Dendrimers and Hyperbranched Polymers


Organosilicon dendrimers and hyperbranched polymers have proved to be highly versatile materials. We have authored or co-authored several reviews on these interesting compounds.

  • Son, D. Y. "Polysilazane and Related Dendrimers and Hyperbranched Polymers.", in “Silicon-Containing Dendritic Polymers”, Dvornic, P. and Owen, M. eds., Springer, 2009, Chapter 5 (pp. 97-103). Invited review. Link

  • Son, D. Y. "Cyclization Issues in Organosilicon Hyperbranched Polymers.", in “Silicon-Containing Dendritic Polymers”, Dvornic, P. and Owen, M. eds., Springer, 2009, Chapter 15 (pp. 391-400). Invited review. Link

  • Son, D. Y. "Silicon-based Dendrimers and Hyperbranched Polymers", in The Chemistry of Organic Silicon Compounds, Vol. 3, Rappoport, Z.; Apeloig, Y. eds.; Wiley, New York, 2001, Chapter 13 (pp. 745-803). Link

  • Krska, S. W.; Son, D. Y.; Seyferth, D. "Organosilicon Dendrimers - Molecules with Many Possibilities", in Silicon-Containing Polymers: The Science and Technology of Their Synthesis and Applications, Jones, R. G.; Ando, W.; Chojnowski, J., eds.; Kluwer, Dordrecht, 2000, Chapter 23 (pp. 615-641).

  • Son, D. Y. "Synthetic Aspects of Silicon-Containing Dendrimers and Hyperbranched Polymers.", Main Group Chemistry News 2000, 7(4), 16-26.


In 1998, we were the first group to report the synthesis of dendritic carbosilazanes such as that shown to the right. The synthesis involved a series of alternating hydrosilylation and nucleophilic substitution steps. We also succeeded in making small branched silazanes, potential cores for dendritic silazanes.

  • Xiao, Y.; Son, D. Y. “Synthetic Approaches to Cyclodisilazanes and Branched Silazanes.”, Organometallics 2004, 23, 4438-4443. Link

  • Hu, J.; Son, D. Y. "Carbosilazane Dendrimers-Synthesis and Preliminary Characterization Studies.", Macromolecules 1998, 31, 8644. Link

  • Hu, J.; Son, D. Y. "Synthesis of Novel Carbosilazane Dendrimers.", Polymer Preprints 1998, 39(1), 410.

In 2009, we reported the synthesis of carbosilane-thioether dendrimers, a new class of organosilicon dendrimers, using thiol-ene chemistry. Click here for our research in thiol-ene chemistry.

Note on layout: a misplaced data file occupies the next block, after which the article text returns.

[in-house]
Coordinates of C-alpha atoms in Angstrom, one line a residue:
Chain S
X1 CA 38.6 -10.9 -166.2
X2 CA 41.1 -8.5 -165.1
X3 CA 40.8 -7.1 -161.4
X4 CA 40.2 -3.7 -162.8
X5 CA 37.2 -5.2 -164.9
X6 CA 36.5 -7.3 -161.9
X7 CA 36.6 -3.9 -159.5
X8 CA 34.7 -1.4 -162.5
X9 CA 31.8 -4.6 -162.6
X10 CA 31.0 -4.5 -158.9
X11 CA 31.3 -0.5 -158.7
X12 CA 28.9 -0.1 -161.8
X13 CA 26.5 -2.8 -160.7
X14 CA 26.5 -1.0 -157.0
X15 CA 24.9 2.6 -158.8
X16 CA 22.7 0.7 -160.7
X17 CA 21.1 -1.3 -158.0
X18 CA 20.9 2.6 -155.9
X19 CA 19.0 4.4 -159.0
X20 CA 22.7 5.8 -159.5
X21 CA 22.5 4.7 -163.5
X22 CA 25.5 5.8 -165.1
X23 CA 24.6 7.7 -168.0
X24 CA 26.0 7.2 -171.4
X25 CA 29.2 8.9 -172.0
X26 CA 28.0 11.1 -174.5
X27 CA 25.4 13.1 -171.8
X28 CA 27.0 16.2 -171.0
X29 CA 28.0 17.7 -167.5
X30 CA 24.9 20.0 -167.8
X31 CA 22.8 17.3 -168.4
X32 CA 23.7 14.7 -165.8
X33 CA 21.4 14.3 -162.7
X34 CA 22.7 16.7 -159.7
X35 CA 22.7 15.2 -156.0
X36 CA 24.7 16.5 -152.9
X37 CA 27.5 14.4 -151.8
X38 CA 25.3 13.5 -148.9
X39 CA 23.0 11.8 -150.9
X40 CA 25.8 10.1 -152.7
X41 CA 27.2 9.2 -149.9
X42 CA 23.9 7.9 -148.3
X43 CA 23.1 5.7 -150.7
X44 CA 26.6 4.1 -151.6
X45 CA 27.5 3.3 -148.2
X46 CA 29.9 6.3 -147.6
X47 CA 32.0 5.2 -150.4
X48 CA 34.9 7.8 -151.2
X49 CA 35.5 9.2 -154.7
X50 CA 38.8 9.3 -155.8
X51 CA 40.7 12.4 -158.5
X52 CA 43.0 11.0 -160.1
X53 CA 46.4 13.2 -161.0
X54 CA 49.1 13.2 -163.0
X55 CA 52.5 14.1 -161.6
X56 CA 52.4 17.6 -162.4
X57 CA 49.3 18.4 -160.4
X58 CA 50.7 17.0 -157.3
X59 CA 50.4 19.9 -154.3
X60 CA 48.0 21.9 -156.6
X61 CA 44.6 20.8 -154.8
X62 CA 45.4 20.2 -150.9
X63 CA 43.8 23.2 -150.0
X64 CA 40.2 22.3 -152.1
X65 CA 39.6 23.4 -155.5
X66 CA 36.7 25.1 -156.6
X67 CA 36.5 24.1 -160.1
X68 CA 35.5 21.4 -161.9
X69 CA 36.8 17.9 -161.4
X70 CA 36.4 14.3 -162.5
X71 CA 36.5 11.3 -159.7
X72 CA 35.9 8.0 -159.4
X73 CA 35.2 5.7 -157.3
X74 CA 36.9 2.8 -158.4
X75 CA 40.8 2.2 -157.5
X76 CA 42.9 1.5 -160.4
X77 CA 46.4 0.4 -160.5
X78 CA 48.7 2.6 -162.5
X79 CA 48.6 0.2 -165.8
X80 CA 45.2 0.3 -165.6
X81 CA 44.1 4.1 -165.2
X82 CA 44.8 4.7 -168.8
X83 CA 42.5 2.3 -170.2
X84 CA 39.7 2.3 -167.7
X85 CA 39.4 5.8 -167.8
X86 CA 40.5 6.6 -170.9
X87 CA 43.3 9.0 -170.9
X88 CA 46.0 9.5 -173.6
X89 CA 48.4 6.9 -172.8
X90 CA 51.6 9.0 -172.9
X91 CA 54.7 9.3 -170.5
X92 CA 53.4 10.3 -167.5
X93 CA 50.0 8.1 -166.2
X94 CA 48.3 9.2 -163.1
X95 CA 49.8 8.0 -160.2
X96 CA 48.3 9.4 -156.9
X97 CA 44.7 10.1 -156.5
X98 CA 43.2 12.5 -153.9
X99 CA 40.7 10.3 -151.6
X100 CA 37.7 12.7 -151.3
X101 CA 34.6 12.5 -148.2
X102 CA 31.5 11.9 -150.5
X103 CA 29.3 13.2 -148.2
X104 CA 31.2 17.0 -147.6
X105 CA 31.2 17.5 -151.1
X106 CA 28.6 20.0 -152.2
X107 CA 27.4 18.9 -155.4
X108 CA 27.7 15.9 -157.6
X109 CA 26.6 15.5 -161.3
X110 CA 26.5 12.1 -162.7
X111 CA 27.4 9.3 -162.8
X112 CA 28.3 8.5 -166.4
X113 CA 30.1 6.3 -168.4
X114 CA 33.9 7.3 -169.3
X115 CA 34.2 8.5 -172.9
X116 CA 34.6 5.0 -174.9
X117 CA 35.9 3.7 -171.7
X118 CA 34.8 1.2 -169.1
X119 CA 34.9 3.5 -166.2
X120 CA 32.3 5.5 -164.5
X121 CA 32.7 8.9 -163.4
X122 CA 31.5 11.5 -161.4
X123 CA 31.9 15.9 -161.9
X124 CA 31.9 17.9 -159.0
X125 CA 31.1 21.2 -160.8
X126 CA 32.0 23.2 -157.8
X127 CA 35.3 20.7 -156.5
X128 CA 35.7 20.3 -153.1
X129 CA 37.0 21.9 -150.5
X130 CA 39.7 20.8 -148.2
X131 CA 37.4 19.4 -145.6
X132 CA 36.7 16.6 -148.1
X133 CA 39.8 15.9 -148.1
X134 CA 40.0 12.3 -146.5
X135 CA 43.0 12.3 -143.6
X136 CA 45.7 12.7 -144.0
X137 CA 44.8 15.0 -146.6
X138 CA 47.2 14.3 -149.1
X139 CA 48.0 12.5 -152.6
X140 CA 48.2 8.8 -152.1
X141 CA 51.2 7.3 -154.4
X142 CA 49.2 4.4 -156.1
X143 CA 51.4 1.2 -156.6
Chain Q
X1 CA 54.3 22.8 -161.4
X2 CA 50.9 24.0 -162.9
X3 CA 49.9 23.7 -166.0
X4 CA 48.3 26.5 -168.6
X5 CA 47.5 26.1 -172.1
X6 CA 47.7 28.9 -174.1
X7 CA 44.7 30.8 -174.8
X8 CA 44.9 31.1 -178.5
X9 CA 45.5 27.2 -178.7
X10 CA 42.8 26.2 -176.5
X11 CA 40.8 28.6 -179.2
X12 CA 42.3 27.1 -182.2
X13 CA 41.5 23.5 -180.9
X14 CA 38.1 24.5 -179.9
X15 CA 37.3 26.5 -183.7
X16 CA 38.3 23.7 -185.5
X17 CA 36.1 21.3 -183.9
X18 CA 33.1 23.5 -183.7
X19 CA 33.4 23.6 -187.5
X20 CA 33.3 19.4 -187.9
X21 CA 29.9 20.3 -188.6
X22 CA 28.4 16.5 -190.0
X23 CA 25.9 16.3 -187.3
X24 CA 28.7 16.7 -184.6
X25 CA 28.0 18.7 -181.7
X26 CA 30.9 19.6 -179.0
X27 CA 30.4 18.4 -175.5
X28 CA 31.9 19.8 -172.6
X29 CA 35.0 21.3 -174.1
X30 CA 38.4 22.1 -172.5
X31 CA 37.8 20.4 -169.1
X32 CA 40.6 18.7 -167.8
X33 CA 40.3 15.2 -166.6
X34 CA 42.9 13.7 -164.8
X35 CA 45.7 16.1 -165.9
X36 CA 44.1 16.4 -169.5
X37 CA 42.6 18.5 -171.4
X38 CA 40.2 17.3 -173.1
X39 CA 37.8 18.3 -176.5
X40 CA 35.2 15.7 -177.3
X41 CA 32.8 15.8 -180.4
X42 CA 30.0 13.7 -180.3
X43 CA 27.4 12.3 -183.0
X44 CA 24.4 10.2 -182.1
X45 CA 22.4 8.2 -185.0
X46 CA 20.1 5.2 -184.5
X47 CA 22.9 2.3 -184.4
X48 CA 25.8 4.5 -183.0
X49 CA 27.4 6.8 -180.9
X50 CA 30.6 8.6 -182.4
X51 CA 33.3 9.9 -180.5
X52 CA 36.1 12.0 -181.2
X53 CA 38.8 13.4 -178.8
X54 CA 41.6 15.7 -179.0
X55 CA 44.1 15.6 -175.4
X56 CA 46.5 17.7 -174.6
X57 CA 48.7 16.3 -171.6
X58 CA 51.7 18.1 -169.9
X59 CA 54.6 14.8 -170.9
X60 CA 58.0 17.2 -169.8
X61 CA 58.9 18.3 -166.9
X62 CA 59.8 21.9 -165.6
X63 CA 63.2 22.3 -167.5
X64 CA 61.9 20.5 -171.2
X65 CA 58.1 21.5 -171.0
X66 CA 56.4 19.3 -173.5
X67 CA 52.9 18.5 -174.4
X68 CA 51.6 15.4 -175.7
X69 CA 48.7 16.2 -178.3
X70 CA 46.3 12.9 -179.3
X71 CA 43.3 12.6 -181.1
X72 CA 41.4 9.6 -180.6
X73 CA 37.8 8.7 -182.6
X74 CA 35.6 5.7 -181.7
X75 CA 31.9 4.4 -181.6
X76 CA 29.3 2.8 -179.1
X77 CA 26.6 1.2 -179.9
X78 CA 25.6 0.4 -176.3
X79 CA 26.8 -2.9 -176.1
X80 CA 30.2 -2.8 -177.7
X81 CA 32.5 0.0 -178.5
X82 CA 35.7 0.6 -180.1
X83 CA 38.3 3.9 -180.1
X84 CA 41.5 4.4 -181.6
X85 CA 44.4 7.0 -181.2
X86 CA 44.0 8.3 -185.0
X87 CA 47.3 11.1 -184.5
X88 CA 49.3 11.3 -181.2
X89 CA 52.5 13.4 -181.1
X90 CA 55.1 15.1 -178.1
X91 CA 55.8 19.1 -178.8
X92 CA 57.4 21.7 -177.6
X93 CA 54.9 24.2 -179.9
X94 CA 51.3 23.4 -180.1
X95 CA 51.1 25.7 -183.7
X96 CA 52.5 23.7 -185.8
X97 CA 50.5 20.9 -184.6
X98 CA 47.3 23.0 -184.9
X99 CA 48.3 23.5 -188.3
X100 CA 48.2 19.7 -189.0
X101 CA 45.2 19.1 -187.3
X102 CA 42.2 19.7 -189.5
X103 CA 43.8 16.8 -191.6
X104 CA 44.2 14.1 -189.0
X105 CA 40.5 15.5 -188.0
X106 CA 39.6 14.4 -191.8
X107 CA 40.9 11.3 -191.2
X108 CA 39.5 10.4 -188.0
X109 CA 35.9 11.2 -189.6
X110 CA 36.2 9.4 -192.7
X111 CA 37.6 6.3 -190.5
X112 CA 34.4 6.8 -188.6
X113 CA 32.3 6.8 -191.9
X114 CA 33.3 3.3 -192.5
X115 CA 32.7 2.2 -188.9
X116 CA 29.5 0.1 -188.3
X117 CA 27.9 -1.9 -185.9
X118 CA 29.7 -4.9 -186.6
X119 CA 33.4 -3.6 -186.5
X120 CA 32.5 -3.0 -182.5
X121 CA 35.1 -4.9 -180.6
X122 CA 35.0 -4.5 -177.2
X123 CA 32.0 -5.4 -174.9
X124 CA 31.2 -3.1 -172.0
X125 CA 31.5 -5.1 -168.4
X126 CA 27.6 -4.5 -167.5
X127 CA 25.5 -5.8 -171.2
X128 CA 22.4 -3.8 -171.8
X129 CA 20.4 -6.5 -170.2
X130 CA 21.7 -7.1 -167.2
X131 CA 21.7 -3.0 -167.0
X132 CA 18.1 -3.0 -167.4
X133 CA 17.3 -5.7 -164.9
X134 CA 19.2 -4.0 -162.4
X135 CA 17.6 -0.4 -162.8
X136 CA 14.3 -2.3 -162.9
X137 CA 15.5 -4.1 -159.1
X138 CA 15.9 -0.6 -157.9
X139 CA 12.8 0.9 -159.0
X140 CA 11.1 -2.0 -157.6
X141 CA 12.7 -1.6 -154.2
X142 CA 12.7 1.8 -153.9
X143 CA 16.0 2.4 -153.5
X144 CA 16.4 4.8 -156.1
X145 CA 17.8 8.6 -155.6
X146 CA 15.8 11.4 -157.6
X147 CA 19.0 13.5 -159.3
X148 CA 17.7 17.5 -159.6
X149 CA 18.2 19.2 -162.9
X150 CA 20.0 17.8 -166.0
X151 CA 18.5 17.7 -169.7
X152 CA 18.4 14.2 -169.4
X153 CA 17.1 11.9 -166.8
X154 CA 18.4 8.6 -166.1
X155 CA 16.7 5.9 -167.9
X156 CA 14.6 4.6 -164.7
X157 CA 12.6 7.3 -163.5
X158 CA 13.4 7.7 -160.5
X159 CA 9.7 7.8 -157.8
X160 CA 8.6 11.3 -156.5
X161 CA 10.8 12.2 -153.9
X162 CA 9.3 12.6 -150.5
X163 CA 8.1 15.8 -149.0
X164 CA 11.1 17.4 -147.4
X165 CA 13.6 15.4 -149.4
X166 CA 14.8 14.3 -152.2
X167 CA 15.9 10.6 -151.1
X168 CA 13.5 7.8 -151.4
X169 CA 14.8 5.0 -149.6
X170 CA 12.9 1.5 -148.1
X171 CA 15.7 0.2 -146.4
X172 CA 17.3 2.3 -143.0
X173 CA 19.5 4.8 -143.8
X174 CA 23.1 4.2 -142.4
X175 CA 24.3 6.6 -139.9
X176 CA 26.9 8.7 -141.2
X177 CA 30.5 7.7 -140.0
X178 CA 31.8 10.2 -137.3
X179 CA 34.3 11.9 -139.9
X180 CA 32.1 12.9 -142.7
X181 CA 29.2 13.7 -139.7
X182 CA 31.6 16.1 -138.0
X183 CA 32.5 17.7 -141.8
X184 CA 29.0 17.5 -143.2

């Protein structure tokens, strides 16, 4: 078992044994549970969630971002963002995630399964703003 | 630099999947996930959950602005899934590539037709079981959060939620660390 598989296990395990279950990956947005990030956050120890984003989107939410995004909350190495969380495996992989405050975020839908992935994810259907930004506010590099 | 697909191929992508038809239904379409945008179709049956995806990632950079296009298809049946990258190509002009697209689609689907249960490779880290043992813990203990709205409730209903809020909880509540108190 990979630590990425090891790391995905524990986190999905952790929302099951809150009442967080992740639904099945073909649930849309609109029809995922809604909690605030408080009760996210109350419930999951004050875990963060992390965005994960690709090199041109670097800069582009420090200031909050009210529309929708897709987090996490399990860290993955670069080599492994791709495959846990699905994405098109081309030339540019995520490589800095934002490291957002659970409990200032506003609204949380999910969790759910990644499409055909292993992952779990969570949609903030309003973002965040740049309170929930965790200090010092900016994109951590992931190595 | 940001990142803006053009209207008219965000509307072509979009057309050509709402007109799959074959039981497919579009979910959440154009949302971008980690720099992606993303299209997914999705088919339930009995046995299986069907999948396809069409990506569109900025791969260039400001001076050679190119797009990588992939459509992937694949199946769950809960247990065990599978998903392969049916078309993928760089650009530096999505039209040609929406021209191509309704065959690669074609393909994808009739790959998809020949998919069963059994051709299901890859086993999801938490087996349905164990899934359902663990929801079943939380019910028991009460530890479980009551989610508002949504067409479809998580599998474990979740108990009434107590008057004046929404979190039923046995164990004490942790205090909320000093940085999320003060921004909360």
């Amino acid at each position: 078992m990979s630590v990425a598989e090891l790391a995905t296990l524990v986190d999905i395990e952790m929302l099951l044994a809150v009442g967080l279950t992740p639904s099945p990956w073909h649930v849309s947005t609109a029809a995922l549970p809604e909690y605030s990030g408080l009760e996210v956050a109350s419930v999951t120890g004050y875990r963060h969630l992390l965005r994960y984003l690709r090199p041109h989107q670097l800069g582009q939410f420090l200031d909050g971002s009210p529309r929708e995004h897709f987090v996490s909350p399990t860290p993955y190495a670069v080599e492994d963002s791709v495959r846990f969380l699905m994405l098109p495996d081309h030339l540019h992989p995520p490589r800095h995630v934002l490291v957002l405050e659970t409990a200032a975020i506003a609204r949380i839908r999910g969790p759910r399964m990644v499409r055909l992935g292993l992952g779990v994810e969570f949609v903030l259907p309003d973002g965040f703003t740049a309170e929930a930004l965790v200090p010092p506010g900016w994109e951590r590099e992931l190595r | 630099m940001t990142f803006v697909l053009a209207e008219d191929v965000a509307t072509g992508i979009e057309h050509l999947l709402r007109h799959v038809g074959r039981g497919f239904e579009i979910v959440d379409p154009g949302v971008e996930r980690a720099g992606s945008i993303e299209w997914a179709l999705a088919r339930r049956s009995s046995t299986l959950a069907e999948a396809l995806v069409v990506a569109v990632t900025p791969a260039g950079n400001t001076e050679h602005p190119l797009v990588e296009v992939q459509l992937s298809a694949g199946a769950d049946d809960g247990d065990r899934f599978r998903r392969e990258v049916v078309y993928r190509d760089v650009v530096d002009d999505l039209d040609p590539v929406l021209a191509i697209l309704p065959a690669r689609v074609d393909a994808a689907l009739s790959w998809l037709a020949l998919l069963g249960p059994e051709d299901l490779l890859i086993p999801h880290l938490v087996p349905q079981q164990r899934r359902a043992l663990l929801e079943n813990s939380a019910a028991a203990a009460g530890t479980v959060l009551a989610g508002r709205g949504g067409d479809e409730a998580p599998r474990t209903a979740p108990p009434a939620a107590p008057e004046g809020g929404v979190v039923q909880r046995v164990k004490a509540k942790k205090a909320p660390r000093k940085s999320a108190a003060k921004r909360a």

We have also synthesized a series of hyperbranched organosilicon polymers from AB2 and AB3 monomers. Propagation occurs in high yield through Pt-catalyzed hydrosilylation or nucleophilic substitution reactions. Some of our monomers are shown below.

  • Rim, C.; Son, D. Y. "Hyperbranched Poly(carbosilanes) from Silyl-Substituted Furans and Thiophenes.", Macromolecules 2003, 36, 5580-5584. Link

  • Son, D. Y.; Xiao, Y. "Molecular Weight Control and Post-Polymerization Modification of a Hyperbranched Poly(silylene-vinylene)", Polym. Mat. Sci. Eng. 2001, 84, 301.

  • Xiao, Y.; Son, D. Y. "Hyperbranched Polymers from Propargyloxysilanes: New Types of Acetylenic Resins.", Journal of Polymer Science Part A: Polymer Chemistry 2001, 39, 3383-3391. Link

  • Xiao, Y.; Wong, R. A.; Son, D. Y. "Synthesis of a New Hyperbranched Poly(silylene-vinylene) with Ethynyl Functionalization.", Macromolecules 2000, 33, 7232. Link

  • Yao, J.; Son, D. Y. "Synthesis of an Organosilicon Hyperbranched Polymer Containing Alkenyl and Silyl Hydride Groups.", Journal of Polymer Science Part A: Polymer Chemistry 1999, 37, 3778.

  • Yoon, K.; Son, D. Y. "Syntheses of Hyperbranched Poly(carbosilarylenes).", Macromolecules 1999, 32, 5210. Link

  • Yao, J.; Son, D. Y. "Hyperbranched Poly(2,5-silylthiophenes). The Possibility of σ-π Conjugation in Three Dimensions.", Organometallics 1999, 18, 1736. Link


Methyldiethynylsilane is a particularly interesting monomer to us, as the resulting hyperbranched polymer possesses excess ethynyl groups located throughout the structure. On heating to ~200°C, the ethynyl groups crosslink and subsequent heating to 1300°C under an inert atmosphere results in only a 10-15% weight loss.

The ethynyl groups can also be chemically functionalized. Our research efforts were somewhat limited by the difficulty and expense involved in synthesizing methyldiethynylsilane.

In our published report, the synthesis involved a 72h reaction at 30° in the presence of Kryptofix® 222, an expensive catalyst. Yields were typically around 50%. However, in early 2008, graduate student Chinwon Rim discovered a new method in which we could make the monomer in 2h at room temperature without the catalyst (unpublished). The yield increased as well, as we can now reproducibly obtain pure monomer in 60-65% yield.

Our efforts are again focused on this monomer, and we are now exploring polymer functionalization reactions as well as additional modes of polymerization.